Comment: Ransomware Hackers Release Data From LG And Xerox After Both Refuse To Pay Ransom

By   ISBuzz Team
Writer , Information Security Buzz | Aug 04, 2020 09:46 am PST

The operators of the Maze ransomware have published today tens of GB of internal data from the networks of enterprise business giants LG and Xerox following two failed extortion attempts. The hackers leaked 50.2 GB they claim to have stolen from LG’s internal network, and 25.8 GB of Xerox data. Both of today’s leaks have been teased since late June when the operators of the Maze ransomware created entries for each of the two companies on their “leak portal.” The Maze gang is primarily known for its eponymous ransomware string and usually operates by breaching corporate networks, stealing sensitive files first, encrypting data second, and demanding a ransom to decrypt files.

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Eric Groce
Eric Groce , Incident Response Manager
August 5, 2020 8:48 pm

The success or failure of a traditional ransomware scheme relies on the assumption that the value of the data being held ransom is greater than the ransom demand itself.

However, organizations always had the option to implement their incident response plan to recover their data from backups or rebuild from scratch, especially if the ransom demand is exorbitant or if paying a ransom is unpalatable.

Historically, there haven’t been any ramifications beyond an organization’s own time and resources. With the onset of ransomware extortion, that option has completely gone away.

Organizations are often forced to pay the ransom in the hope that their data won\\\’t get released to the public or sold to other adversaries. Unfortunately, paying a ransom does not guarantee that the adversaries won’t leak the data anyway, nor does it ensure that an organization will be able to recover encrypted files.

Last edited 3 years ago by Eric Groce
Jamie Akhtar
Jamie Akhtar , CEO and Co-founder
August 4, 2020 5:50 pm

This is not a surprising finding by any means. Most people are just not aware of the many security measures they take for granted working in an office environment. The best thing a business of any size can do right now is immediately take the time to educate their employees on the fundamentals of cyber security. Once educated, enterprises need to trust that their employees understand and prioritise security. A significant amount of their workforce is now likely to be working via home WiFi networks, or even public WiFi networks. Accessing the digital corporate environment from these networks is significantly less likely to be secure than the office-based ones, so employers need to exercise trust in their employees that they are taking the precautions necessary to keep the corporate network safe: Avoiding public WiFi where possible, changing the password on their home WiFi network regularly, as well as ensuring that any security tools their employers invest in are accurately installed and regularly updated on the device they are using for work. All of these activities, should they not be undertaken appropriately, could result in a breach and damage the trust relationship between employee and employer. The standard controls set out in government standards like the UK\’s Cyber Essentials scheme protect against the majority of attacks and do not require expertise or large investment to implement.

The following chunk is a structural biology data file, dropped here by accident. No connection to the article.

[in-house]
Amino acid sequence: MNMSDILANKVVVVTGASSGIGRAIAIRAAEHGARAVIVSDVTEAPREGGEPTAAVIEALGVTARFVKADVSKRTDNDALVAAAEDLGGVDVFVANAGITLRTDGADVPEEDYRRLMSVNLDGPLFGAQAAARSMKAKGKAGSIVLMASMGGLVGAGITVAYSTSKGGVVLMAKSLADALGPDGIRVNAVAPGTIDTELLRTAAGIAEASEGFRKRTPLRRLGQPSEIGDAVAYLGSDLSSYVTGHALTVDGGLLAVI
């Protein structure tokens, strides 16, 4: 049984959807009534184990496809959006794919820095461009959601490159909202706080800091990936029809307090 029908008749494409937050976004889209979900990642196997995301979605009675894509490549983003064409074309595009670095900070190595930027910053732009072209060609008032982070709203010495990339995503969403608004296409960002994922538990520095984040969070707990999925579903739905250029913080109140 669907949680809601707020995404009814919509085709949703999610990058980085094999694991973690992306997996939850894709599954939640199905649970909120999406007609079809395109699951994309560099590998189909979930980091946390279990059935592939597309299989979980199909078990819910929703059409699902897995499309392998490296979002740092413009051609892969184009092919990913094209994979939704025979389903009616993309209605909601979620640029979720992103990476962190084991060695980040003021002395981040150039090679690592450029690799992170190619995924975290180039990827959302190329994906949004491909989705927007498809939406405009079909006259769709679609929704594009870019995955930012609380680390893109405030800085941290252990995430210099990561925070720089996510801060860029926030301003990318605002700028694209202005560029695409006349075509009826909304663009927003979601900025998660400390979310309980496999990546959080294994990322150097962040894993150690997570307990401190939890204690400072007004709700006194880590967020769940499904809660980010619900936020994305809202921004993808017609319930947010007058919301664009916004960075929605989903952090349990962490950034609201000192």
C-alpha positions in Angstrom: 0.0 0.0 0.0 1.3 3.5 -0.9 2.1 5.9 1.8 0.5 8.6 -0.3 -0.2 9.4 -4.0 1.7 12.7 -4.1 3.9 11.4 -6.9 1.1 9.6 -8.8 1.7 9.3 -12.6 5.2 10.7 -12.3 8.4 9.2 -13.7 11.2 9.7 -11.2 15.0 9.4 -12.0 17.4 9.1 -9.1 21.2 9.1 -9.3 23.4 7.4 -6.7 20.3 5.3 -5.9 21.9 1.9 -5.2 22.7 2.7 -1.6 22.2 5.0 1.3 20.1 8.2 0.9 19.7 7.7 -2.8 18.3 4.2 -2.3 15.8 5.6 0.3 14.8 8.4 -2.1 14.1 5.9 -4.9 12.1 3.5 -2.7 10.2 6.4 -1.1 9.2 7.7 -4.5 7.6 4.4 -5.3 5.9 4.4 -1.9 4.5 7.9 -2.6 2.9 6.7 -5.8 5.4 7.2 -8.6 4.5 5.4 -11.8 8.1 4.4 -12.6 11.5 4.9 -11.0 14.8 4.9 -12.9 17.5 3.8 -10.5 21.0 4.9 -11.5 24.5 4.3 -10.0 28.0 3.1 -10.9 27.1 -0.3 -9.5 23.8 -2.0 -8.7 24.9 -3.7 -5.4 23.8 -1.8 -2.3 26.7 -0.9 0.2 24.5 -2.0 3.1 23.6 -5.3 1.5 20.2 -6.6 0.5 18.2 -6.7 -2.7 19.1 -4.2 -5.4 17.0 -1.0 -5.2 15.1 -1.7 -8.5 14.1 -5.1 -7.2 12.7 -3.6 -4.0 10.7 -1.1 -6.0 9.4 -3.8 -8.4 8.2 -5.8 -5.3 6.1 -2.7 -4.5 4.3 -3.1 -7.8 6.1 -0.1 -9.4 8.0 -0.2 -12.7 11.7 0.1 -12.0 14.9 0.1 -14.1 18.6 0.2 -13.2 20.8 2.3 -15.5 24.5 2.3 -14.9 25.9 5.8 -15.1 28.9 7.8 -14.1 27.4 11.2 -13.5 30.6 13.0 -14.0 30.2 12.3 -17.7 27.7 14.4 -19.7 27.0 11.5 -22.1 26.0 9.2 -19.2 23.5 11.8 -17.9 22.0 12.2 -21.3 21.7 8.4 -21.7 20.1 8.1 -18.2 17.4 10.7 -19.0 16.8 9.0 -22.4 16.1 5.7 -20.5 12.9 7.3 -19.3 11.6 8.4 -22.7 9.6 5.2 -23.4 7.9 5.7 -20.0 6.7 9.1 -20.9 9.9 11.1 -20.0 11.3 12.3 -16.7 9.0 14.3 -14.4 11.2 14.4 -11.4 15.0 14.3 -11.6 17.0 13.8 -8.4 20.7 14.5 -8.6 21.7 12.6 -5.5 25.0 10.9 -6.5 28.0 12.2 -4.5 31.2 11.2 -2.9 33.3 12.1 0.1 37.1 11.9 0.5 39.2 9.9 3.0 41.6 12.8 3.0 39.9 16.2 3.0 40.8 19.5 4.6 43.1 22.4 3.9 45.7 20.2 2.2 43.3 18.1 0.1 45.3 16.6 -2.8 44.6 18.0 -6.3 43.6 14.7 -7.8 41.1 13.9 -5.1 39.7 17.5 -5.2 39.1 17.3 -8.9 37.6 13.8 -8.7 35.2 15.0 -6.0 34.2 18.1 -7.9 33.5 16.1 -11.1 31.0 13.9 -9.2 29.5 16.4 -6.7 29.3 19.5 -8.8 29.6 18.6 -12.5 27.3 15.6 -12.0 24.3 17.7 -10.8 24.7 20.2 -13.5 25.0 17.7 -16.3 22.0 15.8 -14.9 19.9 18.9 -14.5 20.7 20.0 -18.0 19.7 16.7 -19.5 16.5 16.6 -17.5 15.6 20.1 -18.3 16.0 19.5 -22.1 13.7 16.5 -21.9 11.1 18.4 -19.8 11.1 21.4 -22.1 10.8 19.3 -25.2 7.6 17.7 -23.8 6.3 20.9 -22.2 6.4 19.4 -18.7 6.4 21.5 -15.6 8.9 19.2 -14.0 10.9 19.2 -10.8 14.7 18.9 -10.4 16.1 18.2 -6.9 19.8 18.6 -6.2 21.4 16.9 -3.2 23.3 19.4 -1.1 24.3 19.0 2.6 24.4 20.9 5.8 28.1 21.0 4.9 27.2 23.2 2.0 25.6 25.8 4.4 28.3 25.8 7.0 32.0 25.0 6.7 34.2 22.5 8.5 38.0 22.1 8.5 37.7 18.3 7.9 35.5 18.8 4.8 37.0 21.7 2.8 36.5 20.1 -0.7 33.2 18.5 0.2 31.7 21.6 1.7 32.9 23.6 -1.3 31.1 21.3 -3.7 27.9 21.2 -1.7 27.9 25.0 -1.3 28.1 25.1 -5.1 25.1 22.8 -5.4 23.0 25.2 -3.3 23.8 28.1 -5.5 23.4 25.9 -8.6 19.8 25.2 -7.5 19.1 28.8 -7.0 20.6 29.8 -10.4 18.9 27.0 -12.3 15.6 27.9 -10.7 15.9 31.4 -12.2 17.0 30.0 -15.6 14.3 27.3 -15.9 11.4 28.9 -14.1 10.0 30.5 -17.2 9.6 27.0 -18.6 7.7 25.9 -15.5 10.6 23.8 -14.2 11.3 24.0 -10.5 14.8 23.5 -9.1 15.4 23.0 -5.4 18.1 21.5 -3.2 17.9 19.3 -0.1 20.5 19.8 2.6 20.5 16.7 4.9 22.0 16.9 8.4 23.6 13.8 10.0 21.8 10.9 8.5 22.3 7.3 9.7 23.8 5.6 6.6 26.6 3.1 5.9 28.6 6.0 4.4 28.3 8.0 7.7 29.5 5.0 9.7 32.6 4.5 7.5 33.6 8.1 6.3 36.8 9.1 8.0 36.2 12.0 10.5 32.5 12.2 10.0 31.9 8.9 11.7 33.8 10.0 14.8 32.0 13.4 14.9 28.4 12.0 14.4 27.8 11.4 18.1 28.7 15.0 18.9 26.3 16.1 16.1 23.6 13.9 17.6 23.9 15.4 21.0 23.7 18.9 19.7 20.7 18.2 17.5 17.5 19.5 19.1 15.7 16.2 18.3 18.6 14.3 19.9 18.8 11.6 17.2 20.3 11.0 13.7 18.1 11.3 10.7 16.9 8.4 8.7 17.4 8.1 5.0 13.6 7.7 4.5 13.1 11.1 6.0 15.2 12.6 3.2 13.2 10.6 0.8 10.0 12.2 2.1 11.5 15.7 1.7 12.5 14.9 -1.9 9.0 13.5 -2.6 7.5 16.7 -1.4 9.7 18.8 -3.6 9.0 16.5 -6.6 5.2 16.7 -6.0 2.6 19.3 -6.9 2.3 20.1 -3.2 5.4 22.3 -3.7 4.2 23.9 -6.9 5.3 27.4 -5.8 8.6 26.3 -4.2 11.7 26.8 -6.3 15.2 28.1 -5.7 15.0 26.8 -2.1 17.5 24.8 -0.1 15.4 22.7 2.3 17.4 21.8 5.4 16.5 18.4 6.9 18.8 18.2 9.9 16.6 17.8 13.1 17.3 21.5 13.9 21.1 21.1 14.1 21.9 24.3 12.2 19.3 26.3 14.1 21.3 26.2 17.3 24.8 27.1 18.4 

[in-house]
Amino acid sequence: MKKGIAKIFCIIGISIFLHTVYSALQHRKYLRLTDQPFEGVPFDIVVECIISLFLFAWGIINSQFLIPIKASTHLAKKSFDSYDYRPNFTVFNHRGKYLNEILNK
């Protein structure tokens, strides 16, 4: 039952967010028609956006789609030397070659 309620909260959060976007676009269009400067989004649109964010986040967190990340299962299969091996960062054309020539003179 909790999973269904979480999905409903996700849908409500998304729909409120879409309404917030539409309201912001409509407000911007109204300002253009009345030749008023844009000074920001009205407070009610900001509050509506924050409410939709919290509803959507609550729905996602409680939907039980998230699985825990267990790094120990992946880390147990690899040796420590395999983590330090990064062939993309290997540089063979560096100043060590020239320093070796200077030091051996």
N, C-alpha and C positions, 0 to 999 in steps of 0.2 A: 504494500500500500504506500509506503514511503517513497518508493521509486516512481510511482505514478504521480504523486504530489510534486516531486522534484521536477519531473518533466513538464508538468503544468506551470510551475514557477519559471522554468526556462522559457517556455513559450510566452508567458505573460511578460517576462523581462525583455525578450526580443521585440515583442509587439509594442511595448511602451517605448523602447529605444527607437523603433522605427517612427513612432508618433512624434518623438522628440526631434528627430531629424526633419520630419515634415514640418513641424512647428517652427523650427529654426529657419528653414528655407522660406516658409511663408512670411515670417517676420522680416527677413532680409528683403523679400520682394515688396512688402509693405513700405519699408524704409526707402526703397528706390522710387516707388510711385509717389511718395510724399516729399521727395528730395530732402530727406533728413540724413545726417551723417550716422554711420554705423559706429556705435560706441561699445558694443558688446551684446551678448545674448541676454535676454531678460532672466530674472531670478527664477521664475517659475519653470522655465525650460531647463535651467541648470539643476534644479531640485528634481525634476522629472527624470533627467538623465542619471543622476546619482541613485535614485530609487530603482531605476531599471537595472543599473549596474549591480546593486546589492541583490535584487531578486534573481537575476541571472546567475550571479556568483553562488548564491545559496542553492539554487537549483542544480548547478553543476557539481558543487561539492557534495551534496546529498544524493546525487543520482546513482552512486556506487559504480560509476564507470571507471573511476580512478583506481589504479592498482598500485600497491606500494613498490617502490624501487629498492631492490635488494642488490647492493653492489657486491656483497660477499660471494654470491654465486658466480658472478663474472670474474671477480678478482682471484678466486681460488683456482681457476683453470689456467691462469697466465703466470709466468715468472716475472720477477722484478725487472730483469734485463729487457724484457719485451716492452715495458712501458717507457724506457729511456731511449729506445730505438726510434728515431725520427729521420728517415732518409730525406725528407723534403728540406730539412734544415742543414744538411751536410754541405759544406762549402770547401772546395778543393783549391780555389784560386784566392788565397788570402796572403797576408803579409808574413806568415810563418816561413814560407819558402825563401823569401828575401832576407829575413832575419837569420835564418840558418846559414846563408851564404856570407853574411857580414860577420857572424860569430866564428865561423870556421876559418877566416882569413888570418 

The landscape for attack is much broader now and we have seen an increase in security breaches because hackers understand this and are taking advantage of the opportunity. This is a period of transition into what is likely to be a new norm for the workplace. It\’s important to remember that remote working is not inherently insecure. It just needs to be approached correctly.

Last edited 3 years ago by Jamie Akhtar
Javvad Malik
Javvad Malik , Security Awareness Advocate
August 4, 2020 5:47 pm

Criminals are evolving their ransomware techniques and trying to send a signal that organisations should cave in to their demands and pay up quickly when extorted. The fact that criminals now routinely steal data before encrypting it with ransomware is a troubling trend that will only increase. This means that even if the affected organisations have backups in place, they can be extorted to not have their information released publicly, or sold to other parties. It\’s why it\’s important for all organisations to have a comprehensive and layered security strategy that encompasses technical controls, procedures, and trains staff appropriately.

Last edited 3 years ago by Javvad Malik

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